Tax changes on Buy to Let Properties
Updated: Mar 21, 2020
The start of the new tax year saw further tax changes for landlords, with the amount of mortgage interest that can be offset against income cut from half to a quarter, and a corresponding increase in basic rate tax credit. From 6th April 2020, landlords will be restricted to basic rate tax relief only.
For higher rate taxpaying landlords with a mortgage, this could have a significant effect on the rent received from a property after tax, as you can see from the chart and example below.
In 2016/17 Jan owned a BTL residential property which produced rent of £18,000 a year. Interest on the mortgage she used to buy the property was £8,000 a year and expenses were £3,000 a year. If nothing else changes, as a higher rate taxpayer her net income will drop by 38% (£1,600) between 2016/17 and 2020/21. This £1,600 decline is due to the effective reduction in tax relief on her £8,000 interest bill from 40% to 20%.
Further changes are on the horizon for the 2020-21 tax year which starts next April:
Any capital gains tax (CGT) on residential property will become payable within 30 days of a sale, if that occurs on or after 6 April 2020. The payment will need to be accompanied by an interim tax return.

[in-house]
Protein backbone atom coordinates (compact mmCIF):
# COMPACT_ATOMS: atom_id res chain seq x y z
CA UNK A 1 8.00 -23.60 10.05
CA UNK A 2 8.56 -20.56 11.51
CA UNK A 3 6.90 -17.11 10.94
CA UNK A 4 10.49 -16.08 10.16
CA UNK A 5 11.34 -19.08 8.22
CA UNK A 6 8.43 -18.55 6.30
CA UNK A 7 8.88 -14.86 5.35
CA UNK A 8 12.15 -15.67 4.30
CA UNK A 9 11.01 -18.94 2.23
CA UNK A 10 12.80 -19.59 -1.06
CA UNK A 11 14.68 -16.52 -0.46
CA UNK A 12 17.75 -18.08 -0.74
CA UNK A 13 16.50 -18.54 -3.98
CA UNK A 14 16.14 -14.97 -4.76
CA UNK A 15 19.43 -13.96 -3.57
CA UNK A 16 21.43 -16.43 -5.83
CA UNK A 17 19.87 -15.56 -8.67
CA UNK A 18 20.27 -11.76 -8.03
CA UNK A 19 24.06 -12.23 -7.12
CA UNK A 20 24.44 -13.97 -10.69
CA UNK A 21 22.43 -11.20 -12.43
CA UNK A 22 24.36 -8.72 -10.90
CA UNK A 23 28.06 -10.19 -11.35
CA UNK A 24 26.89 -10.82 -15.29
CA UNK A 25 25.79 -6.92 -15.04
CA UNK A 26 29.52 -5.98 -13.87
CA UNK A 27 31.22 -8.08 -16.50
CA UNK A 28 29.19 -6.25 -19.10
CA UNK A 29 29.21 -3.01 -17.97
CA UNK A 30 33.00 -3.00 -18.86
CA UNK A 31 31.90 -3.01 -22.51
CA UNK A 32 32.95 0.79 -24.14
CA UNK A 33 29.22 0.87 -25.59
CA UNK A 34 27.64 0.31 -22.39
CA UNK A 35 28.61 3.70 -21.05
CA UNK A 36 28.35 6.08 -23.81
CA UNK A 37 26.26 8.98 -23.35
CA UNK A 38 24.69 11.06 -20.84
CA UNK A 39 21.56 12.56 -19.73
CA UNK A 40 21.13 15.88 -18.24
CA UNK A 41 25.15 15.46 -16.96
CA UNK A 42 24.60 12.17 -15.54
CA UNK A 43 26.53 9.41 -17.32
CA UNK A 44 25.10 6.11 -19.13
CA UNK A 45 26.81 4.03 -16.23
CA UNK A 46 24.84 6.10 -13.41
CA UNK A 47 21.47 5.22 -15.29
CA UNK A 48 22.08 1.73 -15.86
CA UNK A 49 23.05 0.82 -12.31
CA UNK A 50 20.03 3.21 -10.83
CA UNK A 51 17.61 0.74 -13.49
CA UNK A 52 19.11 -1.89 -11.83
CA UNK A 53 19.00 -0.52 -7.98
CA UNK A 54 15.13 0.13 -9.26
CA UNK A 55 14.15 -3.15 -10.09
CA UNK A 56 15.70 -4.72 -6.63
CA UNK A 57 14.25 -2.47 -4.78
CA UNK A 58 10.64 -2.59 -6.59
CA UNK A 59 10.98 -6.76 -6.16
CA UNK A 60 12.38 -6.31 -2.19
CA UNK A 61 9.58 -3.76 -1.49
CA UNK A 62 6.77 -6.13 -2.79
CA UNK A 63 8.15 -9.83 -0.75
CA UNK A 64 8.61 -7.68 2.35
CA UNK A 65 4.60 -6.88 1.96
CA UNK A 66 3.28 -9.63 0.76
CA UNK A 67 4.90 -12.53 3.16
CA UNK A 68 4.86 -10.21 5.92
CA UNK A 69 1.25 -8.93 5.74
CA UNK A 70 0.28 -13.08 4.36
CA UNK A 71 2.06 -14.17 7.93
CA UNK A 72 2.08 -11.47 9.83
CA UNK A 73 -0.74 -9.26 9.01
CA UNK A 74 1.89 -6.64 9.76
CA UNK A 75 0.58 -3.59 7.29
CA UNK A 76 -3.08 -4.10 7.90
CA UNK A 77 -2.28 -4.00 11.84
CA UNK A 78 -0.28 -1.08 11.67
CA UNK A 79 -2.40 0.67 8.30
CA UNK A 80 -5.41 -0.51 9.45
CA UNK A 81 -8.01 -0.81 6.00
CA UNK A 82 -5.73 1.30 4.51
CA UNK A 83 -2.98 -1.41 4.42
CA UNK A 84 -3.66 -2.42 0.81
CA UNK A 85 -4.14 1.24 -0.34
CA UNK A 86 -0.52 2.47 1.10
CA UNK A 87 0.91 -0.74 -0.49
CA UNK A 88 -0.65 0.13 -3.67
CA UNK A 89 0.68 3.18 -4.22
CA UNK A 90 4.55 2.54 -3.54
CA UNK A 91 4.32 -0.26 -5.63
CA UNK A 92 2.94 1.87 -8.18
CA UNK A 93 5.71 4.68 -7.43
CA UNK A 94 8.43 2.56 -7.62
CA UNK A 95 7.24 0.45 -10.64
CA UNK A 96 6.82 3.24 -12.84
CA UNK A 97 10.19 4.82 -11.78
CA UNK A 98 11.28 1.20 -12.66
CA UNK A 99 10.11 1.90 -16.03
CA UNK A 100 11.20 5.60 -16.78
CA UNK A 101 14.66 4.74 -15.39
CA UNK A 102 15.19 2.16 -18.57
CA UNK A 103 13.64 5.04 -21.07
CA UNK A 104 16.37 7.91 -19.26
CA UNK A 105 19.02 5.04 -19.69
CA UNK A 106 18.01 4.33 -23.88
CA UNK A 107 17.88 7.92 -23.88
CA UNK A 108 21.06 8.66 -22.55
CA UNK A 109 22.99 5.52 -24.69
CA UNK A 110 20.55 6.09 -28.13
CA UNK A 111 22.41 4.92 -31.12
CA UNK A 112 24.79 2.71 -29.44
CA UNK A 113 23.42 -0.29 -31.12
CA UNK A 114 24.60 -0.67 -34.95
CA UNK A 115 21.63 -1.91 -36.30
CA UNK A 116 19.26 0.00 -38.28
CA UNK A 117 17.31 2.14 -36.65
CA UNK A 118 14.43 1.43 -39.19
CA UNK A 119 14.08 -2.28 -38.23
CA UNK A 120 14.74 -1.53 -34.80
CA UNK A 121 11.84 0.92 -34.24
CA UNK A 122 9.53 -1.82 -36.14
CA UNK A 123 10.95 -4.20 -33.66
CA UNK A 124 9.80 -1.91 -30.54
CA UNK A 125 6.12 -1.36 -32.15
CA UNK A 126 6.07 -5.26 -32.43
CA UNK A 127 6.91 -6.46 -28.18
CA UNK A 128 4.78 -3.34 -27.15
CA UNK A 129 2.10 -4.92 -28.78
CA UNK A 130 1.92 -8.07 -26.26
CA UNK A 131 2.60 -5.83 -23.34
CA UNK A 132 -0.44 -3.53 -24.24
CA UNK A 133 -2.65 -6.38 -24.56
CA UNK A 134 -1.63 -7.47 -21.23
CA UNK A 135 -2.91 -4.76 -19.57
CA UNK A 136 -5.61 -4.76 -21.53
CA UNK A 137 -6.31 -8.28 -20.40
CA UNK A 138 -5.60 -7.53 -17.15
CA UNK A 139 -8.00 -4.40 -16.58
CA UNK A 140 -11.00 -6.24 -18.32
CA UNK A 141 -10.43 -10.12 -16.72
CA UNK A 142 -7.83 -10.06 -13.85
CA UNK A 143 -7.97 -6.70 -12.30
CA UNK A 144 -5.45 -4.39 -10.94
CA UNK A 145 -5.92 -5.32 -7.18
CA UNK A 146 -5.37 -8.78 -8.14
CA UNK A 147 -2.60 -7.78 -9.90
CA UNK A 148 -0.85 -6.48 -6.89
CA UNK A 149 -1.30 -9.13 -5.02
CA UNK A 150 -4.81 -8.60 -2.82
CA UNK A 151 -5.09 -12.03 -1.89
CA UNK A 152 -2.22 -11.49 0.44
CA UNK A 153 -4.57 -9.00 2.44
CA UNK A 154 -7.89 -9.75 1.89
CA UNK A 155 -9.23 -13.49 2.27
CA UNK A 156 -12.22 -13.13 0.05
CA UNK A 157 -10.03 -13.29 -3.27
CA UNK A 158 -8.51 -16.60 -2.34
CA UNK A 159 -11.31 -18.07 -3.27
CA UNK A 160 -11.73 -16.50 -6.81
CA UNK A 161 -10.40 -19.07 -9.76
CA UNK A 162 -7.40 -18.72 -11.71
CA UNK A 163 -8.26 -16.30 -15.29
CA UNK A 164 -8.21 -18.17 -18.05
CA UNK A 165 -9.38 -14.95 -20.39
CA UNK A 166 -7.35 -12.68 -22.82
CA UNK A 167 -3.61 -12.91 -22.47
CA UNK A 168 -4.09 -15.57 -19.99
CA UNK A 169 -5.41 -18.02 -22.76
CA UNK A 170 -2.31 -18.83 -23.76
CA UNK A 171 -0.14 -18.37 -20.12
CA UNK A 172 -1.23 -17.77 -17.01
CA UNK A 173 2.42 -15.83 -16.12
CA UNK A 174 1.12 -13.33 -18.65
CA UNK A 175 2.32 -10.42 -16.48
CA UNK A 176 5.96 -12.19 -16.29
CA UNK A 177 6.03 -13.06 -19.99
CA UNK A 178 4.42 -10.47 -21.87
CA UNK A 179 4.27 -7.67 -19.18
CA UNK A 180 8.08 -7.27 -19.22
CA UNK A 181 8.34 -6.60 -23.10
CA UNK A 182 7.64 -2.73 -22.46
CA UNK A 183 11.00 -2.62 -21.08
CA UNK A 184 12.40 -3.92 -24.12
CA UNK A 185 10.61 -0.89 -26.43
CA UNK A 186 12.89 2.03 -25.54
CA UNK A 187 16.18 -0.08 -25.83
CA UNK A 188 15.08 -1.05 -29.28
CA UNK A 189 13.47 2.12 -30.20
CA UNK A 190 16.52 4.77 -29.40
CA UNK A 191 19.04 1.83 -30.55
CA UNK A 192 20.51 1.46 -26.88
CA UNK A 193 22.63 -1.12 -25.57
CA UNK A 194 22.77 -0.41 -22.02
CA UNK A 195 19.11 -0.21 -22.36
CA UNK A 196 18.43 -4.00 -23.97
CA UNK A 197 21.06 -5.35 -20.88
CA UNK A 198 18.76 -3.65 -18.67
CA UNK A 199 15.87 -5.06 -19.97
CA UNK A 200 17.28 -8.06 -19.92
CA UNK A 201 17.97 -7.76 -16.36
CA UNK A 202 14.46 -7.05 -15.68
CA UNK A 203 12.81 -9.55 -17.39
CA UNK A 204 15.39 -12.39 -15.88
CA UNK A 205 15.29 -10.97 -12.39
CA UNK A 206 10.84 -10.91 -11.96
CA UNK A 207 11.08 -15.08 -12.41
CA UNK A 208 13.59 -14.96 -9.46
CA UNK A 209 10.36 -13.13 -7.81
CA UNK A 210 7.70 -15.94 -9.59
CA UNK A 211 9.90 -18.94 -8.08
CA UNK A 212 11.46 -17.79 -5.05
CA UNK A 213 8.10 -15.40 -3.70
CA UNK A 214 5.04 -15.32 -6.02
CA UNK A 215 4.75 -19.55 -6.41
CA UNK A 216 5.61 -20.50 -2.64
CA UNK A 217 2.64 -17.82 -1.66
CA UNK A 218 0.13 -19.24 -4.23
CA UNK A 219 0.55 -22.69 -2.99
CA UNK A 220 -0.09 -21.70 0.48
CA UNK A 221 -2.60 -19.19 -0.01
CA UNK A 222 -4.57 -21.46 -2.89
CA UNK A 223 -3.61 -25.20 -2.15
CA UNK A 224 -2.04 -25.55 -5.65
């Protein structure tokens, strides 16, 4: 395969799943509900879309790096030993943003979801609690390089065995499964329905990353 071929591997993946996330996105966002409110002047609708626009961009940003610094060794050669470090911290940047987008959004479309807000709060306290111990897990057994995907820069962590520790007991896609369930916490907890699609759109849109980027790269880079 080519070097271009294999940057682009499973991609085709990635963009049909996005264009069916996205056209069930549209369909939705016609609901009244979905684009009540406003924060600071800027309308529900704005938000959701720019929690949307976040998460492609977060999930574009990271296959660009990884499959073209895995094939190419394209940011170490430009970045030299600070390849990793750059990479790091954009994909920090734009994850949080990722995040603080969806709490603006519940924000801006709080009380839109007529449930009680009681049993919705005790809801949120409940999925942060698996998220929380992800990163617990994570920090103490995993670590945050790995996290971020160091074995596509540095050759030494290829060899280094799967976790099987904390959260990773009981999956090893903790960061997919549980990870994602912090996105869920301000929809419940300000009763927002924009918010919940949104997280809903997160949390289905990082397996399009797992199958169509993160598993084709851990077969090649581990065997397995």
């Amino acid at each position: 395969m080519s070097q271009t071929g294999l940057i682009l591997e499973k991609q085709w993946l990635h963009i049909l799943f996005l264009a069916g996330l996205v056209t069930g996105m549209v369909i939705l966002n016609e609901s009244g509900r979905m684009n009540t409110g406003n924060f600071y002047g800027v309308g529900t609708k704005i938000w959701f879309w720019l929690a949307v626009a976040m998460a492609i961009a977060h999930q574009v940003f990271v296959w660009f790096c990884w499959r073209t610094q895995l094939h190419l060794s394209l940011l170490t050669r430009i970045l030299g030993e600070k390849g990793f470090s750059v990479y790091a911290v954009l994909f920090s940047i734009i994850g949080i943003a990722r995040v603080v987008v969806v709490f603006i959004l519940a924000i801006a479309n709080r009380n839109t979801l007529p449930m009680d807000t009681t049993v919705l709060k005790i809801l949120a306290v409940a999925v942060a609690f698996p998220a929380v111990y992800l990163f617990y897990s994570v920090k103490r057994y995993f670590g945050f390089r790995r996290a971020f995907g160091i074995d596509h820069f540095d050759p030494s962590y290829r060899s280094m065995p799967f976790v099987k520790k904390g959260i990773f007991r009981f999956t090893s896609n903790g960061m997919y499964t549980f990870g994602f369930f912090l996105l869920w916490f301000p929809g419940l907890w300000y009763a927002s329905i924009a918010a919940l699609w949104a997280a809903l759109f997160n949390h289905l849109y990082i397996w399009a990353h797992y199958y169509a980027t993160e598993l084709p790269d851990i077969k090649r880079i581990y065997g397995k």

The period during which you can own two homes as main residences with neither of them being liable to CGT will be reduced in most circumstances from the current 18 months to just 9 months. In today’s slow housing market, that could cause problems in some circumstances.
Letting relief, which exempts up to £40,000 of gain from CGT if a main residence is let, will only apply if the owner remains in the property while it is let.
In the past, buy to let property has been the go-to solution for individuals with excess cash to invest. While this has served some investors well, the recent tax changes will make investors think twice about buy to let property in future. Proposed changes on rights for tenants is a further worry on the horizon.
We have long believed that the inflexibility of accessing returns from property, coupled with the hassle-factor of managing a property and tenants, makes buy to let property less than ideal for individuals in retirement. These recent tax changes, which sends a clear message that the government do not want to see property being used as an investment vehicle, further reduces the attractions for investors in our view.
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